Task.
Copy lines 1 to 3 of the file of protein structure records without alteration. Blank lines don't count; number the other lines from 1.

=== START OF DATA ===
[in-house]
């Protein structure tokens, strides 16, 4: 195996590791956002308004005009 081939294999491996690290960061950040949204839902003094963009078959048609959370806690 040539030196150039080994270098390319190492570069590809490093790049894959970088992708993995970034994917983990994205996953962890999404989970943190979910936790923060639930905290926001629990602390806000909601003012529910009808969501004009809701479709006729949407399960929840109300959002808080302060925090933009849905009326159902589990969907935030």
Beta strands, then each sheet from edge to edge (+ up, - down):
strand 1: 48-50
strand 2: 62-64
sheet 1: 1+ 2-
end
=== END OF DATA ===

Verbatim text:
[in-house]
């Protein structure tokens, strides 16, 4: 195996590791956002308004005009 081939294999491996690290960061950040949204839902003094963009078959048609959370806690 040539030196150039080994270098390319190492570069590809490093790049894959970088992708993995970034994917983990994205996953962890999404989970943190979910936790923060639930905290926001629990602390806000909601003012529910009808969501004009809701479709006729949407399960929840109300959002808080302060925090933009849905009326159902589990969907935030």
Beta strands, then each sheet from edge to edge (+ up, - down):